This documentation is archived and is not being maintained.

Step 5: Run and Test Your Program

Now that your program is complete, it is time to run and test it. For complex programs, testing can be a long and difficult process, which will be discussed in detail in a later lesson. Happily, for this program, all that you have to do is run it!

link to video For a video version of this topic, see Video How to: Creating Your First Visual Basic Program.

To run your program

  1. Connect your computer to the Internet.

  2. On the Debug menu of the Visual Basic IDE, click Start Debugging.

    This command runs your program.


    A shortcut to run your program is to press F5.

  3. In the text box, type and click the Go! button.

    The WebBrowser control in your program goes to the Microsoft home page. From there, you can navigate through any related links. To visit another Web page, type the address in the text box and click the Go! Button.

  4. To close the program, on the Debug menu, click Stop Debugging.


    You can also end the program by clicking the Close button on the top-right corner of the form.

In this lesson you ran your program to see whether it worked. For most Visual Basic programs, you will repeat this process many times. Typically after you add some new code, you will run the program to see whether the code does what you expected it to do. If it doesn't, you will have to fix it. This process is referred to as debugging; it will be discussed in detail in a later lesson.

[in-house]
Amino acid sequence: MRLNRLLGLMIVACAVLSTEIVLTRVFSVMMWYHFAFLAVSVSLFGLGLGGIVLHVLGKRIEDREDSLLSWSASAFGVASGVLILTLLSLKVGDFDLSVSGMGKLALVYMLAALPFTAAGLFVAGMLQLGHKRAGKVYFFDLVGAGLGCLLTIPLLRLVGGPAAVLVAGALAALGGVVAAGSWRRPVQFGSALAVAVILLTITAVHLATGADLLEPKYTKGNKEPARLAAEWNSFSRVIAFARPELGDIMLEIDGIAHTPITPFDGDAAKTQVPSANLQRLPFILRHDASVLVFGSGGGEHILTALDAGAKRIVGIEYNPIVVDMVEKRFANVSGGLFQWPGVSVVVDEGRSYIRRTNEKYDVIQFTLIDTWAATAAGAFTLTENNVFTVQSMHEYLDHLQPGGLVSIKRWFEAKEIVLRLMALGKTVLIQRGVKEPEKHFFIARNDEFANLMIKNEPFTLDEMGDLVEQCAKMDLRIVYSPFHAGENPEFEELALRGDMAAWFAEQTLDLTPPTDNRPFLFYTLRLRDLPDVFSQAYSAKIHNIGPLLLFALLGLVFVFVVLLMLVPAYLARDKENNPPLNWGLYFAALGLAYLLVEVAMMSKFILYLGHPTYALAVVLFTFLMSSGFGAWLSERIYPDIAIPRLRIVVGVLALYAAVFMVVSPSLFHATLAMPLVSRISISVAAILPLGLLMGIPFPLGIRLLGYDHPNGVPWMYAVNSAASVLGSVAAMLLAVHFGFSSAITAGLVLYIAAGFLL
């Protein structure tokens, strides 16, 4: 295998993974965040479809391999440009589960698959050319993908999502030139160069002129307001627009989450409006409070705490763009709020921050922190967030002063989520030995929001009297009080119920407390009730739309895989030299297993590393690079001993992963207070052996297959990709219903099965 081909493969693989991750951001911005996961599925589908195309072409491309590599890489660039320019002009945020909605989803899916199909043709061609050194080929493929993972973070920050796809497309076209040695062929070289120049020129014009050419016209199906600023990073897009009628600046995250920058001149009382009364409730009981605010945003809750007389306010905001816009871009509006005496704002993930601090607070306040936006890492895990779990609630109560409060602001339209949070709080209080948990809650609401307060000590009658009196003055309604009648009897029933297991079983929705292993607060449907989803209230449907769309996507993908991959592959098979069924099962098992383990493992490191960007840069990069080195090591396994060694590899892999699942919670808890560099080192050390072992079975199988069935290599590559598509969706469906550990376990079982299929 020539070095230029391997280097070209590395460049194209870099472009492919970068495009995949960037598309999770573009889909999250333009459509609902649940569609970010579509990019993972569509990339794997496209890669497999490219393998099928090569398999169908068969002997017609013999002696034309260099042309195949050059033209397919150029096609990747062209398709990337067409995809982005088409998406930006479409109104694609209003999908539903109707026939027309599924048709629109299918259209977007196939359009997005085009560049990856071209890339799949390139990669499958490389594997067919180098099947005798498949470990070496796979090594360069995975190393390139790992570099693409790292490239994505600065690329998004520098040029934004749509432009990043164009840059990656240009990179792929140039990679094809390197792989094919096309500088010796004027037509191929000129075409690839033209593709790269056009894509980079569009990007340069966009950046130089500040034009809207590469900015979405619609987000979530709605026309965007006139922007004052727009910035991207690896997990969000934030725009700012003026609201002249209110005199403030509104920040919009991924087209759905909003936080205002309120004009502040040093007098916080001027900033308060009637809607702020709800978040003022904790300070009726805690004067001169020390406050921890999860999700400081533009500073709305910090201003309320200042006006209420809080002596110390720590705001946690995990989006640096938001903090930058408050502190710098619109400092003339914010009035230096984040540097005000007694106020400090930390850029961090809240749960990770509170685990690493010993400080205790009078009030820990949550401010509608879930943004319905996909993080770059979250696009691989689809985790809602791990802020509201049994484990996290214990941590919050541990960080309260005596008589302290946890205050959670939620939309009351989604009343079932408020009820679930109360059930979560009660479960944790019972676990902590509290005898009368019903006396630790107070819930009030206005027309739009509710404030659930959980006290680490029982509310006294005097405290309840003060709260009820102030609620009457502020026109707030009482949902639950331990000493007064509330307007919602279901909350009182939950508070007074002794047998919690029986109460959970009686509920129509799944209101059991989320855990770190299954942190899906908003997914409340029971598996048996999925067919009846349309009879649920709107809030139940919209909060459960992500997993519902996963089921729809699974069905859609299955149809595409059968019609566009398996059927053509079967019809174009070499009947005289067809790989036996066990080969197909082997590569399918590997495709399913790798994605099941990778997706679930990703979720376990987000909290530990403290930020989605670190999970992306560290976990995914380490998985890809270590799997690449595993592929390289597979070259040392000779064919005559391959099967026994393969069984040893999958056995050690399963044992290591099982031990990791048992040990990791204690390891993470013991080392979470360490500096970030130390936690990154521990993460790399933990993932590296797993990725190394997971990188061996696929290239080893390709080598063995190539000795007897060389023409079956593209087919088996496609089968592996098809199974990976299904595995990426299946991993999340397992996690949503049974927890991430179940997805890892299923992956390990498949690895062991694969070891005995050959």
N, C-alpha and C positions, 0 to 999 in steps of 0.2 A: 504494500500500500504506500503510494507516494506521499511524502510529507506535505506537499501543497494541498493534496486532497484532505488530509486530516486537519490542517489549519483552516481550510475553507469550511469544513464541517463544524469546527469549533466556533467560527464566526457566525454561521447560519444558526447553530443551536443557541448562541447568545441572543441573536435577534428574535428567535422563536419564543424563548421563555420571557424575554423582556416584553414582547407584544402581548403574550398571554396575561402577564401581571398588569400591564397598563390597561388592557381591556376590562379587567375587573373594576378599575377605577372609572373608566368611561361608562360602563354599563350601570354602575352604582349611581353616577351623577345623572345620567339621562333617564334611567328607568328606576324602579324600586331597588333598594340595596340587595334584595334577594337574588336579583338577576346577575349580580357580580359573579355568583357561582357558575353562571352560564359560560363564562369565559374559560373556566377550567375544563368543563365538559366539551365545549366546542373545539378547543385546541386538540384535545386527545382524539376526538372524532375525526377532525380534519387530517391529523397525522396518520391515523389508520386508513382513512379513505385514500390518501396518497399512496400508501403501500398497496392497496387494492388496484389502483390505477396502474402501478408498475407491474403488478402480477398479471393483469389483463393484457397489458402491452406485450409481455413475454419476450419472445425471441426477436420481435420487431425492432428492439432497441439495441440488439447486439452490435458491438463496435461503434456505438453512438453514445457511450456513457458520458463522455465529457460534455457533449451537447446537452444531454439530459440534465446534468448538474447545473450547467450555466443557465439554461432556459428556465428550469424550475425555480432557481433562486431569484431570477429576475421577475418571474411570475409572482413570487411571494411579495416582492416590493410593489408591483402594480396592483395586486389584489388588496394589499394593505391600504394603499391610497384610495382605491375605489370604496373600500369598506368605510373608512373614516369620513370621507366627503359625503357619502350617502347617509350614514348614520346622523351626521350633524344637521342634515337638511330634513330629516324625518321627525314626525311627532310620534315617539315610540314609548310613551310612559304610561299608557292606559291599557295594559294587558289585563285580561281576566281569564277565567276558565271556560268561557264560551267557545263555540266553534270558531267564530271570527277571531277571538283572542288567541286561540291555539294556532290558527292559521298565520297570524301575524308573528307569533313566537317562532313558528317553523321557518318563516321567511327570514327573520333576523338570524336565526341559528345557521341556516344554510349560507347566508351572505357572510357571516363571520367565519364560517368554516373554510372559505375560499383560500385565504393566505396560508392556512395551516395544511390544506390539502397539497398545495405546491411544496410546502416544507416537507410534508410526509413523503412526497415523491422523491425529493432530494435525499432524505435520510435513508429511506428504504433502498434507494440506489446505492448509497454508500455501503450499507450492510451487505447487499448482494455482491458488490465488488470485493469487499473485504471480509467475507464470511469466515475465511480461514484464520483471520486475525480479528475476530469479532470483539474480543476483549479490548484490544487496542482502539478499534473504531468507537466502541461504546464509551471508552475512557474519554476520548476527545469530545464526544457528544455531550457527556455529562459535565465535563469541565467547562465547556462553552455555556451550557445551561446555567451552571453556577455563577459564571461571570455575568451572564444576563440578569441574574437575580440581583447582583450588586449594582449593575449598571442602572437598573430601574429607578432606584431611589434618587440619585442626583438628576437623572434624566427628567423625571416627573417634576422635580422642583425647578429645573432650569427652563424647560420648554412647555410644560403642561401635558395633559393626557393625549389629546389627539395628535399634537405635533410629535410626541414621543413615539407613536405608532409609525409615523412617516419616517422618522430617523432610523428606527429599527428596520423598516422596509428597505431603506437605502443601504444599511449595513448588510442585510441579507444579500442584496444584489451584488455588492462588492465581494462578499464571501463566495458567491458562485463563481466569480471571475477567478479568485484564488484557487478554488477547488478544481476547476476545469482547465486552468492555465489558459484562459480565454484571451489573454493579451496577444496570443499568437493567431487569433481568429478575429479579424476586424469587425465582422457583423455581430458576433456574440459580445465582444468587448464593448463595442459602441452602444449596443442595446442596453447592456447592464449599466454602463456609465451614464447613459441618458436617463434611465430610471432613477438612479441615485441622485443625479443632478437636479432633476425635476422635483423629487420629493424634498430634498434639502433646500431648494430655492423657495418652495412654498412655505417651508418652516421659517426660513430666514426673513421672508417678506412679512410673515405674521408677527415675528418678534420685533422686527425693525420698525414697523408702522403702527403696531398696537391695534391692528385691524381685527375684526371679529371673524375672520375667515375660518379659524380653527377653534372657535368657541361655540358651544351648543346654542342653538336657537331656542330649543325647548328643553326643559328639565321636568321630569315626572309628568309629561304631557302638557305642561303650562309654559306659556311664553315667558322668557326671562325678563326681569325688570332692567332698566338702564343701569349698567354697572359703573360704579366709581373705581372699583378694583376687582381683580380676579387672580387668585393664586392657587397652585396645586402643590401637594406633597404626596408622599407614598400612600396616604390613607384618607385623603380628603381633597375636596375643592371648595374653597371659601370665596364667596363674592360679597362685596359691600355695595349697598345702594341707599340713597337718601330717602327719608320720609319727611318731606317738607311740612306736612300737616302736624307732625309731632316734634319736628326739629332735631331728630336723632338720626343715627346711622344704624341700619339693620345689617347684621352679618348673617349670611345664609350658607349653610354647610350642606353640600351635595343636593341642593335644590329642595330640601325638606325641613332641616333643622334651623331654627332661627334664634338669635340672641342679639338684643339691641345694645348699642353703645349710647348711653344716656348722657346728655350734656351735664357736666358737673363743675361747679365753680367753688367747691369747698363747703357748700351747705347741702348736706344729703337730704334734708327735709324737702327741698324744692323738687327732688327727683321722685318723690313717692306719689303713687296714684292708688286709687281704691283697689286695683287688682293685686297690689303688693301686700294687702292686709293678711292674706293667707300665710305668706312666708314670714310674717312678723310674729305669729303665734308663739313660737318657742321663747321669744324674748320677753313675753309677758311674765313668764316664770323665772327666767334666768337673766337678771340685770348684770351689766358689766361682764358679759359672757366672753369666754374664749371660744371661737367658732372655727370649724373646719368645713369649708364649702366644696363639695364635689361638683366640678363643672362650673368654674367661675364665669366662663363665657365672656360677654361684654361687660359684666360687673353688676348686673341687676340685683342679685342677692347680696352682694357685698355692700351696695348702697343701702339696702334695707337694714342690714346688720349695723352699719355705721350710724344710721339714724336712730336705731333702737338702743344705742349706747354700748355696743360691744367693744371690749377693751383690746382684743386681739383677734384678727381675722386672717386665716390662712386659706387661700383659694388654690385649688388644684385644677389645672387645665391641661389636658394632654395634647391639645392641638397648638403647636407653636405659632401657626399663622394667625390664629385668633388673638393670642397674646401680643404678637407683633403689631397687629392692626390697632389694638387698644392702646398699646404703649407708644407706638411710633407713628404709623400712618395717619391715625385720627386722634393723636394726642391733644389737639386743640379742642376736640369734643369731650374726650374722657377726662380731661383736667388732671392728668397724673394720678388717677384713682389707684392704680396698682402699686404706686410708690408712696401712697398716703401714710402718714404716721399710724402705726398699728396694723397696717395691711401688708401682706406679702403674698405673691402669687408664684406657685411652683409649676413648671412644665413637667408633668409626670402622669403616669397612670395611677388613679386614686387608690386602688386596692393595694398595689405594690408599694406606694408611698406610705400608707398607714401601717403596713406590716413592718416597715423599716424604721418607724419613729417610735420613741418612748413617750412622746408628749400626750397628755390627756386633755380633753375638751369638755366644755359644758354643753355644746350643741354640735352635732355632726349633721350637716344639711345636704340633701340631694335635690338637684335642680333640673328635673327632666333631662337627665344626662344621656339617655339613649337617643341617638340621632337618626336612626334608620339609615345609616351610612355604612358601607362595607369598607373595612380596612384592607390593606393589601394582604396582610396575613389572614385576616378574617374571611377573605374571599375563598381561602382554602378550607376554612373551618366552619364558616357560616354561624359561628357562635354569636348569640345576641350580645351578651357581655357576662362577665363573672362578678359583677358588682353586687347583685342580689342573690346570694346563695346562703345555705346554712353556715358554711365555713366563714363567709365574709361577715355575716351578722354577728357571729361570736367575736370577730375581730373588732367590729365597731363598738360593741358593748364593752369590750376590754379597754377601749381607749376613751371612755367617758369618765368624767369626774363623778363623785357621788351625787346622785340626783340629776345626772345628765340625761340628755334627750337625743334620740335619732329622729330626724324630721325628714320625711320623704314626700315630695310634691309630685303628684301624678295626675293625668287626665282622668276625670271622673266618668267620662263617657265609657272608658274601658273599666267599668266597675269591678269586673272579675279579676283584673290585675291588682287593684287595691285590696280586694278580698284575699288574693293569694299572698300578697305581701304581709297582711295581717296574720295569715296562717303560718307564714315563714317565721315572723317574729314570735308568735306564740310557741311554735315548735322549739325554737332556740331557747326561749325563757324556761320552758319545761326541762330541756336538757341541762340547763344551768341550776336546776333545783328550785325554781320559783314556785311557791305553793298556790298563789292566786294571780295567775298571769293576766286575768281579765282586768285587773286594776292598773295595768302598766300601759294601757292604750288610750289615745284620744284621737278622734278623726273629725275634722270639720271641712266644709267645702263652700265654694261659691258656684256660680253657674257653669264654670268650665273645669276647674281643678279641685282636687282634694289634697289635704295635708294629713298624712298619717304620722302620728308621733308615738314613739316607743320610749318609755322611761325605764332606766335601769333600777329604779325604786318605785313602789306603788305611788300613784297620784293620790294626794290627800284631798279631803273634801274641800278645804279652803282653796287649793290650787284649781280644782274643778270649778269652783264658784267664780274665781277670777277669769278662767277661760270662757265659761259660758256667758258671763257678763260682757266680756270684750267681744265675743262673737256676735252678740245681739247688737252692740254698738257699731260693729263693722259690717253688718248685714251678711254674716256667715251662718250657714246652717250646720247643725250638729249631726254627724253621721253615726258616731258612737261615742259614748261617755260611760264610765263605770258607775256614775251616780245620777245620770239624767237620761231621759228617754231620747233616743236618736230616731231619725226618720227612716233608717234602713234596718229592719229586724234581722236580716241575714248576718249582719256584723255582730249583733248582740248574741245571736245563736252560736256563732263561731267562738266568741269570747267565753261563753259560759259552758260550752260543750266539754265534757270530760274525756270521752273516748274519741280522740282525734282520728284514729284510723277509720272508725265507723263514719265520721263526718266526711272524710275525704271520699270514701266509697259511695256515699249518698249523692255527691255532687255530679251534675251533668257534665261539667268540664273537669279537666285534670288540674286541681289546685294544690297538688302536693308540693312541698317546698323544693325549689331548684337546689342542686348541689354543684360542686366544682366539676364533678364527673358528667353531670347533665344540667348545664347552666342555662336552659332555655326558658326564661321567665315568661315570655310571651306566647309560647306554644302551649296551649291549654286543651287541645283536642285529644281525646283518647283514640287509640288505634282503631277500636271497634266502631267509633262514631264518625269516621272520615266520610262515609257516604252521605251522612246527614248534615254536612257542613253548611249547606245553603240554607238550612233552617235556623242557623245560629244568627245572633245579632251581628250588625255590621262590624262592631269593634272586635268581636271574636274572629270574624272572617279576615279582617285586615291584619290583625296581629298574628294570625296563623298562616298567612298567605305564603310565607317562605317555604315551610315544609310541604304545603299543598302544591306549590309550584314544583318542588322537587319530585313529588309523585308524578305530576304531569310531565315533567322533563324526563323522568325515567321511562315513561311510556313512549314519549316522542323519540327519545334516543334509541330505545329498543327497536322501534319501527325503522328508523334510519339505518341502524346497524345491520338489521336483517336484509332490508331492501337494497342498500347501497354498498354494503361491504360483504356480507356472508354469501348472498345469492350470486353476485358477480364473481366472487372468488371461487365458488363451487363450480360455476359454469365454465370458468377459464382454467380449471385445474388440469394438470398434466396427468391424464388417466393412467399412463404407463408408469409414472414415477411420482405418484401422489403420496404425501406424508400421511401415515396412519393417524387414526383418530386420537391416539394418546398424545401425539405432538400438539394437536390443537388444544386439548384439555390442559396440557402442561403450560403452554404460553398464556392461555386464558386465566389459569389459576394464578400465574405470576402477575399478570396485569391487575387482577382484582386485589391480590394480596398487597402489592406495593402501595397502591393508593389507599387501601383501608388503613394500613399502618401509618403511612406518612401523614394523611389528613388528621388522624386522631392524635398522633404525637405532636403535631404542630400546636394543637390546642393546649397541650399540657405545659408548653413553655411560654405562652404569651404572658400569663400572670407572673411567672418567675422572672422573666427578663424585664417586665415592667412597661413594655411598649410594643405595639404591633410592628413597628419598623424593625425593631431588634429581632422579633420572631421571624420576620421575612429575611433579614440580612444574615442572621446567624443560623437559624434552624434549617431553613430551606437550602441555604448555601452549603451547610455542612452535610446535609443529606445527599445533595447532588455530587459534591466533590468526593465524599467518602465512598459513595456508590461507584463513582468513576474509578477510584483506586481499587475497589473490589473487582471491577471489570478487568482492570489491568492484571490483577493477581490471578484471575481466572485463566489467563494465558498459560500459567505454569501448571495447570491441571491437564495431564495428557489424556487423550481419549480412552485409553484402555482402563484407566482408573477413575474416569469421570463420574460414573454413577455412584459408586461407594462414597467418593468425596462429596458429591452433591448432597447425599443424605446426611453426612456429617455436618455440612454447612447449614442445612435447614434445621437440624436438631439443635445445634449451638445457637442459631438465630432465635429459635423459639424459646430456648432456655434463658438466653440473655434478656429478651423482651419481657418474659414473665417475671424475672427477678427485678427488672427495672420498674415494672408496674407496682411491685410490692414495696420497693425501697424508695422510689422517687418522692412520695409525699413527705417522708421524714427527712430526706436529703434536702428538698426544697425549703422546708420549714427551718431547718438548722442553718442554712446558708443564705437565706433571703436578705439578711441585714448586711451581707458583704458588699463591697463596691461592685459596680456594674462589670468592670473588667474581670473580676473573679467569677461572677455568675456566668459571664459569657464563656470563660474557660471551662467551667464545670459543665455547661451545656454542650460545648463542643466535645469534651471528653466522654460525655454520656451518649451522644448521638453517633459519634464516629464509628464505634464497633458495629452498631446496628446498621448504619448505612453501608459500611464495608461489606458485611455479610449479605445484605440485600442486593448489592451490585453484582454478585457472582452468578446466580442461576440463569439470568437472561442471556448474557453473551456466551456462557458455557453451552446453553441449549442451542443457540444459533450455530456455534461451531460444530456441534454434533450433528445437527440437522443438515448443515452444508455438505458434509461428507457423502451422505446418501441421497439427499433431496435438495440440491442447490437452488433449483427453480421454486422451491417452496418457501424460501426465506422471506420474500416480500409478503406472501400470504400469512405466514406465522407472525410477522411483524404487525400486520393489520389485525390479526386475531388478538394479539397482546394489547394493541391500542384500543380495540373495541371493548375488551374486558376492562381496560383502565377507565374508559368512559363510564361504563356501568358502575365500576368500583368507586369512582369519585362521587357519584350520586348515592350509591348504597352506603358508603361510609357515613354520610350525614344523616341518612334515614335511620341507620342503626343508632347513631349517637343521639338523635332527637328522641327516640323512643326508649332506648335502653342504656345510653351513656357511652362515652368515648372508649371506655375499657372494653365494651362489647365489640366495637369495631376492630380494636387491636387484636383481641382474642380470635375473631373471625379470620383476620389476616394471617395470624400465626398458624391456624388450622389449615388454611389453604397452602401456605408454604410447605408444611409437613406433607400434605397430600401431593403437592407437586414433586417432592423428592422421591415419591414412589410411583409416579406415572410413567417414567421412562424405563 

You might be surprised that your program moves to a Web page and displays it, all as a result of you writing a single line of code. This is the beauty of Visual Basic—all the necessary code is built into the WebBrowser control. This saves you work. If you had to do it all yourself, it would take hundreds or even thousands of lines of code!


If your program does not run or display the Web page, there are some things that you can check:

  • Make sure that you are connected to the Internet. Open Internet Explorer and try to move to the Microsoft home page. If it works in Internet Explorer, it should also work in your program.

  • Make sure that you typed the address ( correctly.

  • Go back and check Step 2: Create a User Interface and make sure that you put the correct controls on the form.

  • Go back to Step 4: Add Visual Basic Code and make sure that you typed the code correctly.

Next Steps

Congratulations! Your first Visual Basic program is finished. You have demonstrated how powerful programs can be developed quickly and easily by using Visual Basic. In the following lessons, you will be introduced to some features of the IDE.

Next Lesson: Introduction to the Visual Basic Express IDE